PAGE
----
Can you be proud while you believe that your Savior was clothed with flesh, and lived in modesty, and made himself of no reputation, and was despised and scorned and spat upon by sinners, and shamefully treated and nailed as a common criminal to a cross?
Did Christ take upon himself the form of a servant so that you could domineer and have the highest place of honor? Did Christ not have a place to lay his head so that you could insist upon a home with luxurious furnishings?
Must you brave it out in your most fantastic outfits instead of your Savior’s seamless coat?
Did he pray for his murders so that you could demand vengeance for petty words and wrongs?
Did he patiently endure being spit upon and pummeled so that you could, with impatient pride, abuse others?
- Richard Baxter
Although I have mentioned various struggles of living the professional basketball lifestyle before, I think I can confidently say that the biggest one I have encountered is not becoming self-consumed. Another way I say it is “not getting caught up in your own 4 walls”. It is a very real struggle because not only do our husbands jobs mean that attention is often focused on them (and therefore us), but we are also isolated and away from community. This self-focus manifests itself in various ways int he basket life:
- Being so used to the conversation focusing around your husband or your life that you struggle to remember to talk about others
- Interacting mostly with people in your same lifestyle so that as you talk about their struggles, you can talk about yourself as well
- Not knowing what is going on back home in your community, church or family
- Having small inconveniences or trials blow up into major catastrophes, whether in your house or just in your mind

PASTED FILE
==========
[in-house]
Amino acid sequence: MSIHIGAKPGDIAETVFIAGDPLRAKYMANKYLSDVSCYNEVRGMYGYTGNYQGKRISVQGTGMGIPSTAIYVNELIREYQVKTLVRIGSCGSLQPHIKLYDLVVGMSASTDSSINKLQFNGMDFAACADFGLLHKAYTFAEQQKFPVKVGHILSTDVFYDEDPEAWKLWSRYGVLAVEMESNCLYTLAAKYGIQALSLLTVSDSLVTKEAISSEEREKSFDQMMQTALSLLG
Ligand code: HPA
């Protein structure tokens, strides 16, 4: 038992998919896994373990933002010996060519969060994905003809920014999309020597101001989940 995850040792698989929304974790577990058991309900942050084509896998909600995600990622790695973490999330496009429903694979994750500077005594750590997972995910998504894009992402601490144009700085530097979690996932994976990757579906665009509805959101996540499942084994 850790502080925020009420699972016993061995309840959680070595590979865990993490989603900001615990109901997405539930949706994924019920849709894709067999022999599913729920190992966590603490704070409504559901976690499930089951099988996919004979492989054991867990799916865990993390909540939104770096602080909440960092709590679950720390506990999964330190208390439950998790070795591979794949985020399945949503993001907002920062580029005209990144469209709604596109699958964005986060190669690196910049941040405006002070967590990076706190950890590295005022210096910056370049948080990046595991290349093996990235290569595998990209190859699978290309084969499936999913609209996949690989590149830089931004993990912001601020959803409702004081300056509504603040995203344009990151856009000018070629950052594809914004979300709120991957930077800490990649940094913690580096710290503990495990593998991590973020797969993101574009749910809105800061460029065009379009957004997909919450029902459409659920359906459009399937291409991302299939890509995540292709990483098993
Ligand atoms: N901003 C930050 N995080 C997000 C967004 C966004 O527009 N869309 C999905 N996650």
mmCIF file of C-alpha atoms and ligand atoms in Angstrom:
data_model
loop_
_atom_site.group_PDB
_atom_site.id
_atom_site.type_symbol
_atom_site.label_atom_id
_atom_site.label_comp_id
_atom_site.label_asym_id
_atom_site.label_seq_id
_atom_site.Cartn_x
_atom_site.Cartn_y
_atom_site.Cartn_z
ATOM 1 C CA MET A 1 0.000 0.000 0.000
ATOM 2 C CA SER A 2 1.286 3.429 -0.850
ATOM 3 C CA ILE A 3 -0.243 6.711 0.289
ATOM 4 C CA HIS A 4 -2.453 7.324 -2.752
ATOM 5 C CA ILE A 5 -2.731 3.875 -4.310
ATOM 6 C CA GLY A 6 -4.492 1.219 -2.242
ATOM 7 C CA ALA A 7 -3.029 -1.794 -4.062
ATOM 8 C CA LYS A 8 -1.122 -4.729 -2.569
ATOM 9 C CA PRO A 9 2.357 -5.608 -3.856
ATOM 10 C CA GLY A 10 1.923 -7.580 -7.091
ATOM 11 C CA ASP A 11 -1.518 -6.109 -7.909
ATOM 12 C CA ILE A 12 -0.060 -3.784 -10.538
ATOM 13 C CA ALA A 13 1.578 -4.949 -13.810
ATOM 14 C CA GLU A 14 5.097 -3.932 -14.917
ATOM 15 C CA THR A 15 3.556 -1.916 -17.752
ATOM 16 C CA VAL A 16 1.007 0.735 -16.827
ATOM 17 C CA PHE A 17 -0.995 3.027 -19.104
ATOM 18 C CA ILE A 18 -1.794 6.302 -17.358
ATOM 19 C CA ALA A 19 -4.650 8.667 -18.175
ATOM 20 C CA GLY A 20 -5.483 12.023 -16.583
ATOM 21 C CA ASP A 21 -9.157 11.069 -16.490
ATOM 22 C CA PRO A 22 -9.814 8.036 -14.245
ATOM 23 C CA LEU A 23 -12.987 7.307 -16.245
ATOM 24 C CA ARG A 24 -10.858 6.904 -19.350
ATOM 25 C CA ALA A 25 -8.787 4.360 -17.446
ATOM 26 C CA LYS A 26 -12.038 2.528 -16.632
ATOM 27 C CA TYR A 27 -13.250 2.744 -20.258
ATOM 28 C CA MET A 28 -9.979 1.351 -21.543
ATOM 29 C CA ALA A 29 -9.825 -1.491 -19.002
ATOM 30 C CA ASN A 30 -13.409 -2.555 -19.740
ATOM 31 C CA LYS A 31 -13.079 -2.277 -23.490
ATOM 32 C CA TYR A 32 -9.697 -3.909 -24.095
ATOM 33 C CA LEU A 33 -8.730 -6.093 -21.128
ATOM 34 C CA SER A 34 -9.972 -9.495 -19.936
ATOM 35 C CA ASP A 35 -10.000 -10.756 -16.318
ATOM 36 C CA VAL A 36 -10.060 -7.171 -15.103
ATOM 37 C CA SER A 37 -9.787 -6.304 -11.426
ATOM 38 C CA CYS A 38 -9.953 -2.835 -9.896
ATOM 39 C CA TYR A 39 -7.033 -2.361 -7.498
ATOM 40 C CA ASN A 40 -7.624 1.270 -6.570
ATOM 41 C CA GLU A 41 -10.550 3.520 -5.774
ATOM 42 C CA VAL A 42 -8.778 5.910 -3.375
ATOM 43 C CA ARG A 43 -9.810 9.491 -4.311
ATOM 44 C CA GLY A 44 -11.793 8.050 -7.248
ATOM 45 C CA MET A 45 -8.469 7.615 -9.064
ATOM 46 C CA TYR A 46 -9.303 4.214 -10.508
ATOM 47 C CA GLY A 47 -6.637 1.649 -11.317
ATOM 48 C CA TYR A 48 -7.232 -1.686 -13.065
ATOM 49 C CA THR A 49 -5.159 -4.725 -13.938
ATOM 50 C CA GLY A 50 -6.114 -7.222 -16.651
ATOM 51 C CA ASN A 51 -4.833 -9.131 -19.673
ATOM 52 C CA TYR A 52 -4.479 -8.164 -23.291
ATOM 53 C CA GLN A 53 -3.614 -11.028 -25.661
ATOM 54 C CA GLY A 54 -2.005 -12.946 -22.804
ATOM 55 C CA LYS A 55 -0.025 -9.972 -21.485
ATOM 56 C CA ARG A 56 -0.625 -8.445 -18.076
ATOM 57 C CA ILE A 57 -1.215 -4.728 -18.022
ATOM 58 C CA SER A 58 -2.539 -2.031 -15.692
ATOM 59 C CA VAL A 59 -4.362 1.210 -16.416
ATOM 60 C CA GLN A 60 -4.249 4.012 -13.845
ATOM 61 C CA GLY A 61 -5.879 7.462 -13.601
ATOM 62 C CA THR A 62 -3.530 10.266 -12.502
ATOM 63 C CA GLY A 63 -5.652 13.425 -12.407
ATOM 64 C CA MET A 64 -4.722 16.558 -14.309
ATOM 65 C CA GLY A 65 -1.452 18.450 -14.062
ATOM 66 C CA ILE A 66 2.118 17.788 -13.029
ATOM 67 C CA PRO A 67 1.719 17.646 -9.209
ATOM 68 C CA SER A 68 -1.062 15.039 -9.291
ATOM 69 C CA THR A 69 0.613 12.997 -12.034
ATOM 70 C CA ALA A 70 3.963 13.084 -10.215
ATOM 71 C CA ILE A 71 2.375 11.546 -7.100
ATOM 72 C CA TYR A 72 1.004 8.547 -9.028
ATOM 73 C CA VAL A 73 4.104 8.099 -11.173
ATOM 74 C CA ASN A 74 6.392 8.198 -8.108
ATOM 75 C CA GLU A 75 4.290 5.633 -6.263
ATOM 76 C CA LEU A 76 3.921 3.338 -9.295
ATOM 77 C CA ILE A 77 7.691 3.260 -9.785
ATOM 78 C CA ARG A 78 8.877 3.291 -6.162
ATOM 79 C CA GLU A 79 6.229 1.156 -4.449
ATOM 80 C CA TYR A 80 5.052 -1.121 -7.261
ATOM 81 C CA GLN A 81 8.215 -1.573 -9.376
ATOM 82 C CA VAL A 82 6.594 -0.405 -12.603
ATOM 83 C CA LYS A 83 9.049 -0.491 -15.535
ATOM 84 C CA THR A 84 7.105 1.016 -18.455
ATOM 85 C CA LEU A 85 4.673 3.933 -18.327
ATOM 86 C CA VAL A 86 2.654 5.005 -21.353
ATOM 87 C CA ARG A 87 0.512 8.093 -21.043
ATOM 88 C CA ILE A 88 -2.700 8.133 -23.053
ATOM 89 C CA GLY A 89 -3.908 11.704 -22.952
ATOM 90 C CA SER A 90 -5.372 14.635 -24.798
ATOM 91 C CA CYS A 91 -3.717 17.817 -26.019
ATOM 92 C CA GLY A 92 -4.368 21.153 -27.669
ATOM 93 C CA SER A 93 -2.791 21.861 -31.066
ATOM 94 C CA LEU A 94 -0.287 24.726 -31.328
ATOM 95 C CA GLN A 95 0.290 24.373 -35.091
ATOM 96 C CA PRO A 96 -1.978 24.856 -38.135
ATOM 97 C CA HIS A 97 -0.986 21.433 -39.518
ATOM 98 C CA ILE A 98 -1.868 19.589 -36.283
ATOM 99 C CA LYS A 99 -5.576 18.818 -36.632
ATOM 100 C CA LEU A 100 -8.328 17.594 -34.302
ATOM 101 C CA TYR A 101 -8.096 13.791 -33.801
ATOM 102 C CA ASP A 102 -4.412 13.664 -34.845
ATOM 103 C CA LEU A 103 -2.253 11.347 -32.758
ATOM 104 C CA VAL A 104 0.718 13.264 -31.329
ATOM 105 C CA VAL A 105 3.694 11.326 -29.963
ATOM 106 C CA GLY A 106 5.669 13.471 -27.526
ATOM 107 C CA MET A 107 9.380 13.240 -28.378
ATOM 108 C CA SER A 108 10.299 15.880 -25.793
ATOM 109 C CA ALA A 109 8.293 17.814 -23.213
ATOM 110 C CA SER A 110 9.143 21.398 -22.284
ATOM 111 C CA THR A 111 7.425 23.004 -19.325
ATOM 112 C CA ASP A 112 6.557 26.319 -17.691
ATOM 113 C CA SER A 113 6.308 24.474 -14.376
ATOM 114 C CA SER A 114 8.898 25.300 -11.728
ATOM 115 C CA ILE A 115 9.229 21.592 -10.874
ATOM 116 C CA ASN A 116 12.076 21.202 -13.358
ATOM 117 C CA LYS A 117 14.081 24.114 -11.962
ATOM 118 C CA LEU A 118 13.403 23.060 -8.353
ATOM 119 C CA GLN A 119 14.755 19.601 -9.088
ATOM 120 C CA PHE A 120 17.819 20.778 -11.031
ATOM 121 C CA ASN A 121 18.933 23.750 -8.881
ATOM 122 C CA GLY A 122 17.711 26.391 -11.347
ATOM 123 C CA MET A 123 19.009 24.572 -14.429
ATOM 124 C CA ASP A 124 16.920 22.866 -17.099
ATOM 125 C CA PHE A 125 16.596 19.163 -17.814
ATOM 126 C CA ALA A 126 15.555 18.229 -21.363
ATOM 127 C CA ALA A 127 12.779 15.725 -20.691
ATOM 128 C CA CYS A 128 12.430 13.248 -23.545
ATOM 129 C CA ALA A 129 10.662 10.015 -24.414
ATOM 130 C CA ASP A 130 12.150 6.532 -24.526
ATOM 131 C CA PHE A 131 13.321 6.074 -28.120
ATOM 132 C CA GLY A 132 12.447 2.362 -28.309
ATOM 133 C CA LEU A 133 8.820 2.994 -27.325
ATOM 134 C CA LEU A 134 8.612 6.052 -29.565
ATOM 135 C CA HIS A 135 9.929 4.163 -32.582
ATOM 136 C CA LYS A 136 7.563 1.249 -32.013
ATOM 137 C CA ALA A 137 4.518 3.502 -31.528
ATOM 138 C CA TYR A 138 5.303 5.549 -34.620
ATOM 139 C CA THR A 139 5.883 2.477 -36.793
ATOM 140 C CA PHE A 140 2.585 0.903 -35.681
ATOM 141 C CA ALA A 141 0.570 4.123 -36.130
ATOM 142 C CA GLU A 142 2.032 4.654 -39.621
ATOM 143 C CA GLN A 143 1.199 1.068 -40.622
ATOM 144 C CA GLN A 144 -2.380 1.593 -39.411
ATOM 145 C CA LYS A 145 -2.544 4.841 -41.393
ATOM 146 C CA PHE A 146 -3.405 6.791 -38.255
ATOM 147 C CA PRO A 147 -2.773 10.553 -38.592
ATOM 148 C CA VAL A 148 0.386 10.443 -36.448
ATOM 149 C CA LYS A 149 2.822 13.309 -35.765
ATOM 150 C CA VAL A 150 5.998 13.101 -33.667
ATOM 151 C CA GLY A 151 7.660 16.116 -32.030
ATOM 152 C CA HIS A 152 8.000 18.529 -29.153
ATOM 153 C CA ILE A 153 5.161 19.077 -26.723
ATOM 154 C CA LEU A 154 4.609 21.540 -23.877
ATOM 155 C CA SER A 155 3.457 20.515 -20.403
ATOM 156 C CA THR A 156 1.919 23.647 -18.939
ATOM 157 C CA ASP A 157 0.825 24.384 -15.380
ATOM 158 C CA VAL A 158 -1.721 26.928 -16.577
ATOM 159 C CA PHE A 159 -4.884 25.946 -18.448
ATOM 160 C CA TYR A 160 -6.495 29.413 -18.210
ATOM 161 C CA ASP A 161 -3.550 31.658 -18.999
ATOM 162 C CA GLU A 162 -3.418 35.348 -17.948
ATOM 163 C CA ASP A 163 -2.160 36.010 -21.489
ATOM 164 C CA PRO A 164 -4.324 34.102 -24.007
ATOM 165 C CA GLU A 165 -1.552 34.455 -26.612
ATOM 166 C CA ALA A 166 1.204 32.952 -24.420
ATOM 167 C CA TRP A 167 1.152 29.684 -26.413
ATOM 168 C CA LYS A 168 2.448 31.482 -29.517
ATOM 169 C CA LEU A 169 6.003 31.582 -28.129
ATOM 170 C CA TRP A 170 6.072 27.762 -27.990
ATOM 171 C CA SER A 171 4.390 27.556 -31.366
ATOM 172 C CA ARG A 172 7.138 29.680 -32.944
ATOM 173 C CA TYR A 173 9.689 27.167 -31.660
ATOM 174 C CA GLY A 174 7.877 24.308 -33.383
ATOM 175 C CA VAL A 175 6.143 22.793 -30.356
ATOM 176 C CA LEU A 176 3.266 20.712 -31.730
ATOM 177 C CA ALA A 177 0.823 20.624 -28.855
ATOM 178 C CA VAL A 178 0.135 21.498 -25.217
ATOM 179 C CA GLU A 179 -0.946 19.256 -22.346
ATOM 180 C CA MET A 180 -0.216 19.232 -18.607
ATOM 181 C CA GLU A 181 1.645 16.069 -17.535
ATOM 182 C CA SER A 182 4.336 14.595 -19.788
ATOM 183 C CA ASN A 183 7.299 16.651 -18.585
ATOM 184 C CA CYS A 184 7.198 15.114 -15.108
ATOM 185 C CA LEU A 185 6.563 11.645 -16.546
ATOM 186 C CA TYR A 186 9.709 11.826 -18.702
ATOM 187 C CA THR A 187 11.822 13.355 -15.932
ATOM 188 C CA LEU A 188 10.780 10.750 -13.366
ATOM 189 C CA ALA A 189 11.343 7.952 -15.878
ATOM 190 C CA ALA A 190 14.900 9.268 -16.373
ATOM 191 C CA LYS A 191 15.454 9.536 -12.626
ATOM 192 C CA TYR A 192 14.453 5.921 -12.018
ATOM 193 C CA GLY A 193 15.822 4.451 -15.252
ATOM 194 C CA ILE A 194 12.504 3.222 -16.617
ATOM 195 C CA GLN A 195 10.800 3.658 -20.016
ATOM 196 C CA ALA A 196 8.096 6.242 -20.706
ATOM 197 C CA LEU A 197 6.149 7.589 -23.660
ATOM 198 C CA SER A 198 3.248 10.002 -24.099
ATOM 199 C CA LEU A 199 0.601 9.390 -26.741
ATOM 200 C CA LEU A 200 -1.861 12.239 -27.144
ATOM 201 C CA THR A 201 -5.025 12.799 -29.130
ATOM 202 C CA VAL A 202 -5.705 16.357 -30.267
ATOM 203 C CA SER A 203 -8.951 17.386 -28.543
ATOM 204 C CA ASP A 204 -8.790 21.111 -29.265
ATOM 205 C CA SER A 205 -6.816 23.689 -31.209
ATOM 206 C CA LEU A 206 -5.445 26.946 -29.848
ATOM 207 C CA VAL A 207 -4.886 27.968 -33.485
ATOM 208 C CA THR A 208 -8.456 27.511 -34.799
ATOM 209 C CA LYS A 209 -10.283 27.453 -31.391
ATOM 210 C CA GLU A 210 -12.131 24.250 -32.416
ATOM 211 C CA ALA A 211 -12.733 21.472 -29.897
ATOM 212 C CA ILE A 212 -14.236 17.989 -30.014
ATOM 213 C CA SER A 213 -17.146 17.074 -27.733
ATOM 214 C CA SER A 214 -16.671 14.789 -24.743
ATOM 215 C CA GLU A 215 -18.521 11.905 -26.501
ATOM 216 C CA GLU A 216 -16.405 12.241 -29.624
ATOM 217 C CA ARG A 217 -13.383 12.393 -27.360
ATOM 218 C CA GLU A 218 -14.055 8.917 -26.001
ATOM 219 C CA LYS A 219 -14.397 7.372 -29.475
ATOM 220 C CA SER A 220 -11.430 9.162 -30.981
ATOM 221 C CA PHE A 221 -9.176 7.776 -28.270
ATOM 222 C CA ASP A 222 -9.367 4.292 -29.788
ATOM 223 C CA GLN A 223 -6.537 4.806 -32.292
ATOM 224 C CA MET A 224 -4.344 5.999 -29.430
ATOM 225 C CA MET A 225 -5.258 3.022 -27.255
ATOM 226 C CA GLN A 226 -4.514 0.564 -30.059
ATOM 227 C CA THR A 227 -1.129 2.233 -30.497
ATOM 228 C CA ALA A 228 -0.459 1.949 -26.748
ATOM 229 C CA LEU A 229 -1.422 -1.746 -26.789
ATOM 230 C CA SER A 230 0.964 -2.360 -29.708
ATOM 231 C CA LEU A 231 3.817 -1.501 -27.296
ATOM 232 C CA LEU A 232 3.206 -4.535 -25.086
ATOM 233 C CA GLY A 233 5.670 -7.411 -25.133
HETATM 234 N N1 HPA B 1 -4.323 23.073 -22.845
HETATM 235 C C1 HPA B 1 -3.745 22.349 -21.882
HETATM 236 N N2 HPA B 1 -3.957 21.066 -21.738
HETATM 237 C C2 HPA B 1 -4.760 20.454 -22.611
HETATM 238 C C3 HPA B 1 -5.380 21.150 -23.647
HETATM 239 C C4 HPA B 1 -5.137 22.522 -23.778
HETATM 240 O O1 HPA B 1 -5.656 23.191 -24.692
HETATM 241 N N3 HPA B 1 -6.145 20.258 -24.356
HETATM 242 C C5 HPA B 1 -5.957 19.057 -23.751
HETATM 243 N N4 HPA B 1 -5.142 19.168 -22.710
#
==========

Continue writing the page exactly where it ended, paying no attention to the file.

- Thinking your struggles are relatively important and wanting to share them (or blog of them…busted) in such a way as to receive attention for yourself
Those are just a few examples of the way I have struggled with this lifestyle. I think it is part of the reason I struggle over whether to blog and why I decided to ultimately do away with social media. At the heart of all of us is the ultimate struggle to want to make life about us. And the basket life makes that struggle even tougher in many ways.
So this week I am just going to share some quotes I have read lately that have been challenging and encouraging to me not to make my life about me. I want to be someone who stops trying to “make something” of myself, but to rest in who I already am in Jesus. I hope you are challenged and encouraged this week as well,
As a basketball wife, we get used to being on our own. Our husbands travel for away games, and depending on what league(s) they play in, that can mean days or weeks on our own in a foreign country. Many women stay home for either part of the season or the whole season and are by themselves in the U.S. But the past two weeks, I had a first as a Basket Wife. I spent two weeks by myself with the kids in Ukraine, while Joe was back at our home in the U.S. Usually if I am on my own overseas, it is because he is somewhere else in Europe, not back home. If one of us is back home, it is me there with him overseas. So this was a bit of a role reversal for us.
The short of it was after trying to rehab his torn adductor muscle here in Ukraine for 5 weeks, an MRI showed that there was still a partial tear near the insertion of the muscle. So the team offered him to go home to rehab for 2 weeks. In State College, he would be able to rehab much easier with the resources in and around Penn State. But for the whole family to go home for that time, didn’t make much sense financially or practically. So I stayed here with the kids.
It was really weird to have him at home and us sitting in Ukraine. The whole reason for being overseas is Joe and his job. So to be here by myself felt odd. But it did give me some good insight of what it is like when he is here on his own. And also was a good opportunity for me to serve him even though ti wasn’t necessarily easy or convenient for me. Here are a few lessons I learned in my two weeks: